You review the report, you analyse some insights and you focus on activating audiences through influencers. As soon as you open the report you take a look at the most representative data in the set: demographic profile, most relevant brands and influencers for them, there are 4 highlighted segments... Your colleagues, quite amazed, can’t stop looking at the screening and nodding at what you’re explaining.
You go a little deeper to discover the most representative characteristics of each segment. You look into what their interests are, who the people and brands with more affinity for each group are, what their personality traits are... “And can we make comparisons between one segment and another?” A question on your right. “Yes, we can compare nearly all the insights the audience intelligence report offers us, both with any segment of the target audience, and with the overall audience and even with general baselines by country or globally if we want. The information that can be uncovered with this type of benchmarking is really powerful,” you explain to them.
Assessing all these insights allows you to give each group a descriptive name that helps you to complete the persona profile who corresponds to each segment. You have an ever-clearer image of whom Generation Z Londoners are!
And the time comes to go to the audience activation part where you’ll find the most relevant influencers. Excitement is apparent in the atmosphere. The rest of the members of your team were more and more amazed as you showed them the value generated by all these insights taken from social data and they’re dying to see the finale. “Look here, now is when I tell you: it seems like magic, but it’s social intelligence. We select one of the segments, we hit actions, we click “Find influencers for this audience” and... Done! More than 10000 potential influencers, totally relevant for this target audience.” Silence has fallen. “We’re now going to filter according to the community that follows them... We’re talking about nanoinfluencers so... Between 1000 and 5000 followers is a good range.” WOW. Mouths open. Eyes open wider. “And are these (nano)influencers only for this group?” They ask you. “Indeed, they’re the most unique for this segment. What is really amazing about the algorithm that makes all this work is precisely that it rejects influencers who, even if they’re relevant, are “generic” (common to many audiences), so that it removes the chaff and leaves us with the wheat...”.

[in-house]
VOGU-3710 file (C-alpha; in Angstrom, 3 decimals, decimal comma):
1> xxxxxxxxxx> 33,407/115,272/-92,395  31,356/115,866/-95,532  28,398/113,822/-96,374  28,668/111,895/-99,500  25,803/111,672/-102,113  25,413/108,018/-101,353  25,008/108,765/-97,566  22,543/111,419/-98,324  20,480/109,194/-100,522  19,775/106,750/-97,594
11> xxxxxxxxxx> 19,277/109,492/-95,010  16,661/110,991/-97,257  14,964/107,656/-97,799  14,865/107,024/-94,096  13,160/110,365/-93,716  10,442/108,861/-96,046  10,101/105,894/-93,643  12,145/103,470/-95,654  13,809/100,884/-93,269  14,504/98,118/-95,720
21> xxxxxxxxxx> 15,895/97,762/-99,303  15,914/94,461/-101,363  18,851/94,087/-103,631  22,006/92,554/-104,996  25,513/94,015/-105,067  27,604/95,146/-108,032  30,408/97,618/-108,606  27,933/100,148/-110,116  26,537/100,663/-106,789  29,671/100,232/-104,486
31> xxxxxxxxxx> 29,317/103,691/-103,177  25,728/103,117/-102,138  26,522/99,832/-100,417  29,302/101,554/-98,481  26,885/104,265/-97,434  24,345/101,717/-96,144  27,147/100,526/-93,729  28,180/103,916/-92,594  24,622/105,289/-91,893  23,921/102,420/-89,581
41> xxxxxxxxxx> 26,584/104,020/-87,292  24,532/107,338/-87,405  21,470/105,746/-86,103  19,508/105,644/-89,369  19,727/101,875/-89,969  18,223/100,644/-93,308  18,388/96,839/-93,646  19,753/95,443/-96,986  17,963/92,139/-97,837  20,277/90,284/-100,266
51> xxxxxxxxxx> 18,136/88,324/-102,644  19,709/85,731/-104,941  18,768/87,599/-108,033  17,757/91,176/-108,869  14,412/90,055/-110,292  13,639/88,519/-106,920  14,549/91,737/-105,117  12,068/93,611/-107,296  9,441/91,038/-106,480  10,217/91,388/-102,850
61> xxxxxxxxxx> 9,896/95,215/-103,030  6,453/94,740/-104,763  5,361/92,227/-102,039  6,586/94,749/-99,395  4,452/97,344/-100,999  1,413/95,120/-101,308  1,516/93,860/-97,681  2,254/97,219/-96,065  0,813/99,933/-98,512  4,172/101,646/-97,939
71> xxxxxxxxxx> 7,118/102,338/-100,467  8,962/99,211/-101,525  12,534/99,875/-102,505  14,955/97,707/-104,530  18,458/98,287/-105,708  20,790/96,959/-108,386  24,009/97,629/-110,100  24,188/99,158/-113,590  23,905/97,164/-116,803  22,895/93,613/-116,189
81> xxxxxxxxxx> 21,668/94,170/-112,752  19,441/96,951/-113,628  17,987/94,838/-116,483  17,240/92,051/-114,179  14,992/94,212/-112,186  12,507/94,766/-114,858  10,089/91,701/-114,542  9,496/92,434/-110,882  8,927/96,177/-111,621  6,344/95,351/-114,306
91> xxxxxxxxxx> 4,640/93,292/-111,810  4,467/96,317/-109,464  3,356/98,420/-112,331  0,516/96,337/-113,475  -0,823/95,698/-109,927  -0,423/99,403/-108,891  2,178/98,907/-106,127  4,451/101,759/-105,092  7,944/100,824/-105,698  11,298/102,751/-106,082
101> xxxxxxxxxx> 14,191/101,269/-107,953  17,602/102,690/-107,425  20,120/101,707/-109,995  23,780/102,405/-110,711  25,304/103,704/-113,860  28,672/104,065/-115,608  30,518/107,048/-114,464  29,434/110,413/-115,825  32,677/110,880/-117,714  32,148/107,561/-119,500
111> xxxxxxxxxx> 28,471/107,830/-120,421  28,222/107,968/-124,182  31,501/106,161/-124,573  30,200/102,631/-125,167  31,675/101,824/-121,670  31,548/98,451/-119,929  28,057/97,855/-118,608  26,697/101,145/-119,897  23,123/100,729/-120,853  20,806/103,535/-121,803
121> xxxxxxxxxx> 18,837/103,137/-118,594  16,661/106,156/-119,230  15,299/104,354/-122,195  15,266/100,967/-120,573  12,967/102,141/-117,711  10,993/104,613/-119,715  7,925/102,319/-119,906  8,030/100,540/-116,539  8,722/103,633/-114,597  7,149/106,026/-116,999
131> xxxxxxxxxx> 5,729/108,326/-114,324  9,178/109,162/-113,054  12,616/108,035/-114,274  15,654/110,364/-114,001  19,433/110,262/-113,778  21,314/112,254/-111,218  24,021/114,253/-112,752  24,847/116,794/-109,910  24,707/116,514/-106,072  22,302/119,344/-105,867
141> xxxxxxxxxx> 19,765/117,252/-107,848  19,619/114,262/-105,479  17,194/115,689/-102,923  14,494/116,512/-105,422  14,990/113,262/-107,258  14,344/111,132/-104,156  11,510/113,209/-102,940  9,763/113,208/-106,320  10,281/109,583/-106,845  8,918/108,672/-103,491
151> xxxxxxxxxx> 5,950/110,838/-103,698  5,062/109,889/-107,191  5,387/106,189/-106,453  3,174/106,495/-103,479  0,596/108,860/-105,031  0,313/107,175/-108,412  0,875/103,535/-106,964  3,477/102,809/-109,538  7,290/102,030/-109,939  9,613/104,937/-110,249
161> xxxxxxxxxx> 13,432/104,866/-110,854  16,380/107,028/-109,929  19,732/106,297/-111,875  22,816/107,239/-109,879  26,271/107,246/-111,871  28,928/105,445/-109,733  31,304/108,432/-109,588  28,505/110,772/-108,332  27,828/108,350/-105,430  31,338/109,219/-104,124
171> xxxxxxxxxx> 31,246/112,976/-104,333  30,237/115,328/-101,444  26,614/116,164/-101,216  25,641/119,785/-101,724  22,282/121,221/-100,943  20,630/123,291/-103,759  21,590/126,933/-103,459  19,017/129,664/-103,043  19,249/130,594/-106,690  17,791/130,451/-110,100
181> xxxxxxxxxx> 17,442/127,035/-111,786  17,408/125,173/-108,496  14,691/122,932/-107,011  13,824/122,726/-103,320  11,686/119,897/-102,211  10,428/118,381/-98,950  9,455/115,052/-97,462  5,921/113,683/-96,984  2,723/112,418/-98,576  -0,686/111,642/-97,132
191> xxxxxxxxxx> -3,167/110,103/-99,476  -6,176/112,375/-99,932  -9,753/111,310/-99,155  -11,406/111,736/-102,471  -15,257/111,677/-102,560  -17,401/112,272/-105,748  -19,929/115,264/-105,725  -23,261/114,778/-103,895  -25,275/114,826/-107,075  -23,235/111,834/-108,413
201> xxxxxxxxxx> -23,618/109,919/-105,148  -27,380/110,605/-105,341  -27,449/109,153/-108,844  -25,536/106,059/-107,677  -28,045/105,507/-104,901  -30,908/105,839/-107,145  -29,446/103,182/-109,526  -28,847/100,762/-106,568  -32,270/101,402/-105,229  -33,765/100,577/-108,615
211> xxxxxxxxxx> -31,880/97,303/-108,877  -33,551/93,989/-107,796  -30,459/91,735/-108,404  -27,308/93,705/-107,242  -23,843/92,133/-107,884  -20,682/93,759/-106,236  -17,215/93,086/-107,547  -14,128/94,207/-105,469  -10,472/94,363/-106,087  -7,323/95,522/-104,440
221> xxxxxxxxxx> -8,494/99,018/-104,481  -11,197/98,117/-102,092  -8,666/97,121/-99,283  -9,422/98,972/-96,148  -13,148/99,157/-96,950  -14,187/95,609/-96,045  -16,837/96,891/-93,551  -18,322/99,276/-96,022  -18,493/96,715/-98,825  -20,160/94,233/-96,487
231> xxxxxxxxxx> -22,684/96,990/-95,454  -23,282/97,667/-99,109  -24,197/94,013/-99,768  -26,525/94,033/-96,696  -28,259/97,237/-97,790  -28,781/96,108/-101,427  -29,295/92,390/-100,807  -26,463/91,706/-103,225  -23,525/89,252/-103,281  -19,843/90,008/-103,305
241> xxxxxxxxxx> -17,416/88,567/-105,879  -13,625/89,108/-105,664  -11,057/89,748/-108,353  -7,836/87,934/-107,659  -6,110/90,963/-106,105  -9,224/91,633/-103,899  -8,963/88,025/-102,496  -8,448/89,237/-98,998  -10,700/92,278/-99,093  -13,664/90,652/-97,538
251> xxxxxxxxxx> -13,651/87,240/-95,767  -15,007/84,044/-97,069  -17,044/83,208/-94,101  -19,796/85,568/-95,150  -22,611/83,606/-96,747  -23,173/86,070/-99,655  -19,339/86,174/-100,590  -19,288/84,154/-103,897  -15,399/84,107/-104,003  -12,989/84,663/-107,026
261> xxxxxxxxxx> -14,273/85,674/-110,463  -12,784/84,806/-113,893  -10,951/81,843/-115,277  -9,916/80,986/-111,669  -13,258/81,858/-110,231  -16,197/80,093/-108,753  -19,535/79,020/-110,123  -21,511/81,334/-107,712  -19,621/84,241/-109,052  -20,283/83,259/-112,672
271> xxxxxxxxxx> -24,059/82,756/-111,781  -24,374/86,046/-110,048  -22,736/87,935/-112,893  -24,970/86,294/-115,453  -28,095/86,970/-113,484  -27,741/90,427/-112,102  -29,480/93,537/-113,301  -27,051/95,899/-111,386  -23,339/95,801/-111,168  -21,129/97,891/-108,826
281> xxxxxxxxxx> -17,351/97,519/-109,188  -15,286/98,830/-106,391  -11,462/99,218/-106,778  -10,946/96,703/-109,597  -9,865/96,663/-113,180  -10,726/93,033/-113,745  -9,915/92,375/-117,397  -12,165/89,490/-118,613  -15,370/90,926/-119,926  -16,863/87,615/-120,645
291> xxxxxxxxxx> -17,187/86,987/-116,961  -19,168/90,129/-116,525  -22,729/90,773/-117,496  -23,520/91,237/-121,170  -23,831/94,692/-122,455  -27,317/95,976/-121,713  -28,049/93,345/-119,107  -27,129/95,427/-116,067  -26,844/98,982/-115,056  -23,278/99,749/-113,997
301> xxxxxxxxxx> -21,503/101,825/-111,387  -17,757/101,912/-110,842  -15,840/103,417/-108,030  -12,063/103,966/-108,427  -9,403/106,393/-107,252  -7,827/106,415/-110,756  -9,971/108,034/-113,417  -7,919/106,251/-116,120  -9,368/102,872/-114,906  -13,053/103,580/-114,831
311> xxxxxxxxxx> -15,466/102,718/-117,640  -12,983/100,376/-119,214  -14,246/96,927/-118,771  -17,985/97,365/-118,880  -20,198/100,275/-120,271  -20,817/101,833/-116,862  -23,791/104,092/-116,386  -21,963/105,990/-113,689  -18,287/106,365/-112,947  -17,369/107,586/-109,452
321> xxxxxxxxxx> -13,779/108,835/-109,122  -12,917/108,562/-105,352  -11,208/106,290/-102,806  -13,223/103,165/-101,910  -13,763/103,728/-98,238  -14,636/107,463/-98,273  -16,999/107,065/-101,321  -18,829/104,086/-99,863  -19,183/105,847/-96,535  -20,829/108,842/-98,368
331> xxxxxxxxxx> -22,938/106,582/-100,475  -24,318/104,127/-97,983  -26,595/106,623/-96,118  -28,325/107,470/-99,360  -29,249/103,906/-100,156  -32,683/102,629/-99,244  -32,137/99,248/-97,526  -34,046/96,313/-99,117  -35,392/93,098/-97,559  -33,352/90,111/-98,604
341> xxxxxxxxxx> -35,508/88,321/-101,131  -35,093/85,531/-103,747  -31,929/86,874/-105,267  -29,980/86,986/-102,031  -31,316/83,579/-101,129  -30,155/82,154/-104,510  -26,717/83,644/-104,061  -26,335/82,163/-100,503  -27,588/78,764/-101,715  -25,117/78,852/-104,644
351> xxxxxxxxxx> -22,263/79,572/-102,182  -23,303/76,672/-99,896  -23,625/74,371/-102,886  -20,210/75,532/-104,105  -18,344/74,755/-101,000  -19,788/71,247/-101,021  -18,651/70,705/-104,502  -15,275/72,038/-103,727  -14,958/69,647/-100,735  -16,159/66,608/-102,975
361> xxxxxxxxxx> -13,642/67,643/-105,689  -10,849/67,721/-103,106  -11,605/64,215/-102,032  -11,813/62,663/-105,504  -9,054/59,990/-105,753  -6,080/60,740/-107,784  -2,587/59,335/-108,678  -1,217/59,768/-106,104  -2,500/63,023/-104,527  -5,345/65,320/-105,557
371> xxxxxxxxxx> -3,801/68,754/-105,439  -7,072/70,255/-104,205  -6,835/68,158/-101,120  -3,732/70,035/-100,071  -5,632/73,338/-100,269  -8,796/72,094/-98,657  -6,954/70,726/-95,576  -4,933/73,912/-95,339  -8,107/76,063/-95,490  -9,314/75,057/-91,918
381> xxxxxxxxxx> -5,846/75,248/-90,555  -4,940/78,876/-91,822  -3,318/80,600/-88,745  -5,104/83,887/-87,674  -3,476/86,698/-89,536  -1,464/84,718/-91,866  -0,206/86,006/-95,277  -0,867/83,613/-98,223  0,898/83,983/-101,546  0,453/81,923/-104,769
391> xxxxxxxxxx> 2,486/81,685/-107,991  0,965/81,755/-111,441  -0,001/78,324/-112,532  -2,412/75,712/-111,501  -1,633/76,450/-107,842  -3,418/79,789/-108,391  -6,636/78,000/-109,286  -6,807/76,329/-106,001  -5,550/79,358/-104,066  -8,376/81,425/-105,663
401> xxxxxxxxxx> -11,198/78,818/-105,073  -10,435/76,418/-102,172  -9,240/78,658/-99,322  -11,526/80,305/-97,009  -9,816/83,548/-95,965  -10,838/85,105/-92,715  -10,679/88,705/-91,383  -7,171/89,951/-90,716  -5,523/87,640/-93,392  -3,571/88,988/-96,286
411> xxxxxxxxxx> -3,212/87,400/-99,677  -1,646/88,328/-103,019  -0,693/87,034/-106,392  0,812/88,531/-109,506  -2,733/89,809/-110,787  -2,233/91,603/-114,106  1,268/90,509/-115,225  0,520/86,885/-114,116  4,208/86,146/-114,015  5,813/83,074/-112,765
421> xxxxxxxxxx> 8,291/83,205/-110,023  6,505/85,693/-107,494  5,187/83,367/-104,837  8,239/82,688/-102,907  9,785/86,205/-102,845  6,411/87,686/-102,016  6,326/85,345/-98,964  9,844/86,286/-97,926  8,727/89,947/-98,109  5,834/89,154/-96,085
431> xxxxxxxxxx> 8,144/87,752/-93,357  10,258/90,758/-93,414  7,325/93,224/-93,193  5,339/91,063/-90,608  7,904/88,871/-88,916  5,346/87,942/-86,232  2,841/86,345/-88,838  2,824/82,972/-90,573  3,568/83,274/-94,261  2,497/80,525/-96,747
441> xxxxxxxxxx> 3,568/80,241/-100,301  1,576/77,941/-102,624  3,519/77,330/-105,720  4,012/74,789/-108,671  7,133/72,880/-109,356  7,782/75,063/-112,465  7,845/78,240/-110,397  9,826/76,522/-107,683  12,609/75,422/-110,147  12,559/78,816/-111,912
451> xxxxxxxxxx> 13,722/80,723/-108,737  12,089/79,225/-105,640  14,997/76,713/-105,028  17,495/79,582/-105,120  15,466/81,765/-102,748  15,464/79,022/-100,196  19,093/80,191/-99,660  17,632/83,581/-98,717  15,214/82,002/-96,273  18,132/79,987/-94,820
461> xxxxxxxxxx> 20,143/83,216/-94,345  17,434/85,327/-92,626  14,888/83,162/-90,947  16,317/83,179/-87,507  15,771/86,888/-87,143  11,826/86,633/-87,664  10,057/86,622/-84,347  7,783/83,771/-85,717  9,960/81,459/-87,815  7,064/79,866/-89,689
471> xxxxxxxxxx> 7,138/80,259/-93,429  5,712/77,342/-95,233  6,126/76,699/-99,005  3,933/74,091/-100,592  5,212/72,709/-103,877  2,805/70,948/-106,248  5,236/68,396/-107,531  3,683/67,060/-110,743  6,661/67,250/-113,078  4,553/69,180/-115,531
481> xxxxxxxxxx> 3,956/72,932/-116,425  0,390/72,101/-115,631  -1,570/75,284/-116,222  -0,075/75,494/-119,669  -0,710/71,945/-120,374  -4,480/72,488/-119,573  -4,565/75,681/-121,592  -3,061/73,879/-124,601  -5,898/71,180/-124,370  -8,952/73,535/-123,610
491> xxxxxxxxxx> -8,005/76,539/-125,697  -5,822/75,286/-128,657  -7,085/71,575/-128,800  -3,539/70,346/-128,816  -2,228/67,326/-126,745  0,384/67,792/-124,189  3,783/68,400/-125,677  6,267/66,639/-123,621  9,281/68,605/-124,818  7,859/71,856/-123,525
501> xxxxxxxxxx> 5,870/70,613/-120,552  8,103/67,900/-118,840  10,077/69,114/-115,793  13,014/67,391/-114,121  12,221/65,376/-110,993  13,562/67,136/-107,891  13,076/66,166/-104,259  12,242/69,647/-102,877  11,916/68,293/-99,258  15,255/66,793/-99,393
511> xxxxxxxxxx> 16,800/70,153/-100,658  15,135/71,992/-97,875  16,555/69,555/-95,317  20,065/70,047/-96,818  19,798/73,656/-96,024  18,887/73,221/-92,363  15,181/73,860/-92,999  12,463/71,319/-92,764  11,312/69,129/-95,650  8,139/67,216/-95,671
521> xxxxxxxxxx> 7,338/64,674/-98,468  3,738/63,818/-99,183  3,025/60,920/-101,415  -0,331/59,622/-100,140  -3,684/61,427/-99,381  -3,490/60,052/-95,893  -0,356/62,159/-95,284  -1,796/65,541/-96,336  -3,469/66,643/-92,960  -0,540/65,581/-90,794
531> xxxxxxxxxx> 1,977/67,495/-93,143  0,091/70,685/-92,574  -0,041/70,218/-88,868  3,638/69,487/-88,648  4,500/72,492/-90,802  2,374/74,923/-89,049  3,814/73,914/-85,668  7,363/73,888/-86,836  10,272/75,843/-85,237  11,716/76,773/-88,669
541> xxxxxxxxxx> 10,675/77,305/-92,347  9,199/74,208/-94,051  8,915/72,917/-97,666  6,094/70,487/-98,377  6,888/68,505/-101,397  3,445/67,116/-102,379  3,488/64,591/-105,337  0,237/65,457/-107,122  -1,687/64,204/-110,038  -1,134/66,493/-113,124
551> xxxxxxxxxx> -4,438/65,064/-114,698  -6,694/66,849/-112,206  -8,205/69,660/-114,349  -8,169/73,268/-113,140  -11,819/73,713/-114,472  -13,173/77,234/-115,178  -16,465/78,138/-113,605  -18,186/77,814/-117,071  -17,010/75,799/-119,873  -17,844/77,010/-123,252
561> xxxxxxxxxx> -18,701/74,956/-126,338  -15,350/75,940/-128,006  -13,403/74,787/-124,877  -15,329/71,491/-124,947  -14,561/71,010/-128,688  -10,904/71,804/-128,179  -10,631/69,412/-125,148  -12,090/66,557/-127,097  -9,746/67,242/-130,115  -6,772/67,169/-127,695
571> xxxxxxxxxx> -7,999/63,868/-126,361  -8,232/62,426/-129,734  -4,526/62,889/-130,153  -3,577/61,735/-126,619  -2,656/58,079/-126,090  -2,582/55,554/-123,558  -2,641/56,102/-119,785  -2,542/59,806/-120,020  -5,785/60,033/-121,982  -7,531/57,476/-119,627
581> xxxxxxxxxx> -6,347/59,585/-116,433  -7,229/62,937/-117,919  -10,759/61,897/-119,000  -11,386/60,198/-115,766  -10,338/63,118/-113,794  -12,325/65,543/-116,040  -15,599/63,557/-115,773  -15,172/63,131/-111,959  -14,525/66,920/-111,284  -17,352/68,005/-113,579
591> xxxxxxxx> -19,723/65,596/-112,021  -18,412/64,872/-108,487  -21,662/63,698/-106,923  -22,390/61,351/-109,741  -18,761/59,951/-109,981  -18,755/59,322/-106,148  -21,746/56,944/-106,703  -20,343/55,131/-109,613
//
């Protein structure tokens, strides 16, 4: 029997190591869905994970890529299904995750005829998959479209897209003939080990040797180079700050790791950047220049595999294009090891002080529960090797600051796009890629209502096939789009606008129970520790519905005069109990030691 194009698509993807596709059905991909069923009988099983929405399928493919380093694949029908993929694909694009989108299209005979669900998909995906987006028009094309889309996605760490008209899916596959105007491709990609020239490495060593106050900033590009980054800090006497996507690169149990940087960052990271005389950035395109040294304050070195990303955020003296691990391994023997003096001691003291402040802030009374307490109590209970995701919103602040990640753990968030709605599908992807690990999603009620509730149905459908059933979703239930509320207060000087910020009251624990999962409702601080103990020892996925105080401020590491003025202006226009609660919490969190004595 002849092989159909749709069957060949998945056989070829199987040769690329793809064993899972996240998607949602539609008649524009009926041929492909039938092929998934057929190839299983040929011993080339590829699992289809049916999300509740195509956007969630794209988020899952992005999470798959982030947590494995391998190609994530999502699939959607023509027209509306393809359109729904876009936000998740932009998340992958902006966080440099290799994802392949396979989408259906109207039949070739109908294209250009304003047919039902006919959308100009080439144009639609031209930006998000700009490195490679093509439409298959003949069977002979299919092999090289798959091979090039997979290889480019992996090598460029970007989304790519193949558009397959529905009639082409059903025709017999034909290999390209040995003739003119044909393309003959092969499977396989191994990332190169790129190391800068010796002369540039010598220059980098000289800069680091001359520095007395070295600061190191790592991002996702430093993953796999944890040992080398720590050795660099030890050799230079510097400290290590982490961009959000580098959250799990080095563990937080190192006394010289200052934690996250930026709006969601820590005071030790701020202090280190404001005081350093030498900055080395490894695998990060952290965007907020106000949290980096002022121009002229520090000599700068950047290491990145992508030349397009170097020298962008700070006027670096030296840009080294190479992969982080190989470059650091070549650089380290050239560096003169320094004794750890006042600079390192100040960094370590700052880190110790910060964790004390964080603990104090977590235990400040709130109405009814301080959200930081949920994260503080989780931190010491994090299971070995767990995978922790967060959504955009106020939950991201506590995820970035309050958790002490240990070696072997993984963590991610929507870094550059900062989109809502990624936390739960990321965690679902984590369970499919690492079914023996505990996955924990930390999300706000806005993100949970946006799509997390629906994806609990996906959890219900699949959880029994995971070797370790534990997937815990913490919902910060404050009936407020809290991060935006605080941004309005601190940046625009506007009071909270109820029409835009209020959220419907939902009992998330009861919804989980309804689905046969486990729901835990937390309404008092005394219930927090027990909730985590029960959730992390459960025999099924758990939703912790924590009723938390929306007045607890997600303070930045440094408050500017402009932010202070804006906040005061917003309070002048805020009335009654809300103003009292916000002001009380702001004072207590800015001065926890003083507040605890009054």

Qualitative analysis of the nanoinfluencer panel. The time has come to make a qualitative analysis. You and your team begin working to assess the suitability of each of the potential nanoinfluencers. You’ve saved a lot of hours of advance manual research and you also have extra information to be able to assess who will be the most suitable to be the brand’s collaborators and connect with the members of Generation Z in London.
Monday, 9:05 am
Your boss comes through the agency’s door while you and the rest of the team are chatting about what you’ve done at the weekend. She has an email in her inbox with an initial proposal of 200 nanoinfluencers, not for the target audience in general, but for each of the four segments identified within the Generation Z in London audience.
Social intelligence has allowed you to more than meet your boss’s expectations. Not only you have identified the possible influencers with whom to work in the next campaign for one of the agency’s best clients, but you’ve shown her strategic insights into the target audience that will make the difference between an acceptable campaign and a perfectly segmented one, with a high level of customisation and relevance. Social data have been your best allies in showing your colleagues the potential of social intelligence about audiences, leaving your boss delighted, and who know, they might even have got you a promotion ;-)